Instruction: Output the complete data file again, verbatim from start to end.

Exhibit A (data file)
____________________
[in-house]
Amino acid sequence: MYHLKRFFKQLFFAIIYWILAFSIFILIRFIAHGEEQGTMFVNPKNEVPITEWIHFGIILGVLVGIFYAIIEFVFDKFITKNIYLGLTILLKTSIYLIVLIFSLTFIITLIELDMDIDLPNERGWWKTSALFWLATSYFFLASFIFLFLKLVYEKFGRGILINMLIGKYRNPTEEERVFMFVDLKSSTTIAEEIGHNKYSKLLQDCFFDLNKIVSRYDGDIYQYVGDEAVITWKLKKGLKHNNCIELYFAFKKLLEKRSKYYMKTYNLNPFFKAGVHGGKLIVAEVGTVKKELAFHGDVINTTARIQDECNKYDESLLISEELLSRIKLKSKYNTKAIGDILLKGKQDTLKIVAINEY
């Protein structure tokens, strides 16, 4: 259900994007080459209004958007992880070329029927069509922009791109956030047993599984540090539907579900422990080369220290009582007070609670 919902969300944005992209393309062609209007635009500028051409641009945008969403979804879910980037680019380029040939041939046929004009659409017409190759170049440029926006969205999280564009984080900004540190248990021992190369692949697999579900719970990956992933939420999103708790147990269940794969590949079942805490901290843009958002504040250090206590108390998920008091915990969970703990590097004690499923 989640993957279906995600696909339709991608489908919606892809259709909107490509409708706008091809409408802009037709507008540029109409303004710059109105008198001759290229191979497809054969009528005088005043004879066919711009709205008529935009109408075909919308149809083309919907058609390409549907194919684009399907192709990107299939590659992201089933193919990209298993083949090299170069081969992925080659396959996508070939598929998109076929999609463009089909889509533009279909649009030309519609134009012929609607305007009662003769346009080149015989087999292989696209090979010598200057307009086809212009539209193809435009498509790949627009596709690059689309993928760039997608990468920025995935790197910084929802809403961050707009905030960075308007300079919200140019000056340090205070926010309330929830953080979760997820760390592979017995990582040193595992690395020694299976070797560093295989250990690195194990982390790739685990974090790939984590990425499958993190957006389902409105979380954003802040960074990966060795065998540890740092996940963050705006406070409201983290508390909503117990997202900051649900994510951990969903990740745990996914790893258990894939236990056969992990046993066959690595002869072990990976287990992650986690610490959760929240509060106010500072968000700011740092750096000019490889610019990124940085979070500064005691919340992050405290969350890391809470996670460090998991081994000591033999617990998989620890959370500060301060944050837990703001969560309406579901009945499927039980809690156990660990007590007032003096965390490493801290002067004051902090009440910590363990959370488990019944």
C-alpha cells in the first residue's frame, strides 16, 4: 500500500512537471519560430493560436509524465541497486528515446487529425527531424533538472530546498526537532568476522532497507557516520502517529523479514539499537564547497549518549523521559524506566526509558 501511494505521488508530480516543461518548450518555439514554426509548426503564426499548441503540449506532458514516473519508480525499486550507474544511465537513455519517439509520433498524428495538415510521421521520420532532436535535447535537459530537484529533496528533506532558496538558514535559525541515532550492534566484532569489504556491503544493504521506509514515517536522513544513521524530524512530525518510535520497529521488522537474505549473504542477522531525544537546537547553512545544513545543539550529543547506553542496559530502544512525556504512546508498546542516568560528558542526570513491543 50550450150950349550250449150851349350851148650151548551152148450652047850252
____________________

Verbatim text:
[in-house]
Amino acid sequence: MYHLKRFFKQLFFAIIYWILAFSIFILIRFIAHGEEQGTMFVNPKNEVPITEWIHFGIILGVLVGIFYAIIEFVFDKFITKNIYLGLTILLKTSIYLIVLIFSLTFIITLIELDMDIDLPNERGWWKTSALFWLATSYFFLASFIFLFLKLVYEKFGRGILINMLIGKYRNPTEEERVFMFVDLKSSTTIAEEIGHNKYSKLLQDCFFDLNKIVSRYDGDIYQYVGDEAVITWKLKKGLKHNNCIELYFAFKKLLEKRSKYYMKTYNLNPFFKAGVHGGKLIVAEVGTVKKELAFHGDVINTTARIQDECNKYDESLLISEELLSRIKLKSKYNTKAIGDILLKGKQDTLKIVAINEY
């Protein structure tokens, strides 16, 4: 259900994007080459209004958007992880070329029927069509922009791109956030047993599984540090539907579900422990080369220290009582007070609670 919902969300944005992209393309062609209007635009500028051409641009945008969403979804879910980037680019380029040939041939046929004009659409017409190759170049440029926006969205999280564009984080900004540190248990021992190369692949697999579900719970990956992933939420999103708790147990269940794969590949079942805490901290843009958002504040250090206590108390998920008091915990969970703990590097004690499923 989640993957279906995600696909339709991608489908919606892809259709909107490509409708706008091809409408802009037709507008540029109409303004710059109105008198001759290229191979497809054969009528005088005043004879066919711009709205008529935009109408075909919308149809083309919907058609390409549907194919684009399907192709990107299939590659992201089933193919990209298993083949090299170069081969992925080659396959996508070939598929998109076929999609463009089909889509533009279909649009030309519609134009012929609607305007009662003769346009080149015989087999292989696209090979010598200057307009086809212009539209193809435009498509790949627009596709690059689309993928760039997608990468920025995935790197910084929802809403961050707009905030960075308007300079919200140019000056340090205070926010309330929830953080979760997820760390592979017995990582040193595992690395020694299976070797560093295989250990690195194990982390790739685990974090790939984590990425499958993190957006389902409105979380954003802040960074990966060795065998540890740092996940963050705006406070409201983290508390909503117990997202900051649900994510951990969903990740745990996914790893258990894939236990056969992990046993066959690595002869072990990976287990992650986690610490959760929240509060106010500072968000700011740092750096000019490889610019990124940085979070500064005691919340992050405290969350890391809470996670460090998991081994000591033999617990998989620890959370500060301060944050837990703001969560309406579901009945499927039980809690156990660990007590007032003096965390490493801290002067004051902090009440910590363990959370488990019944």
C-alpha cells in the first residue's frame, strides 16, 4: 500500500512537471519560430493560436509524465541497486528515446487529425527531424533538472530546498526537532568476522532497507557516520502517529523479514539499537564547497549518549523521559524506566526509558 501511494505521488508530480516543461518548450518555439514554426509548426503564426499548441503540449506532458514516473519508480525499486550507474544511465537513455519517439509520433498524428495538415510521421521520420532532436535535447535537459530537484529533496528533506532558496538558514535559525541515532550492534566484532569489504556491503544493504521506509514515517536522513544513521524530524512530525518510535520497529521488522537474505549473504542477522531525544537546537547553512545544513545543539550529543547506553542496559530502544512525556504512546508498546542516568560528558542526570513491543 50550450150950349550250449150851349350851148650151548551152148450652047850252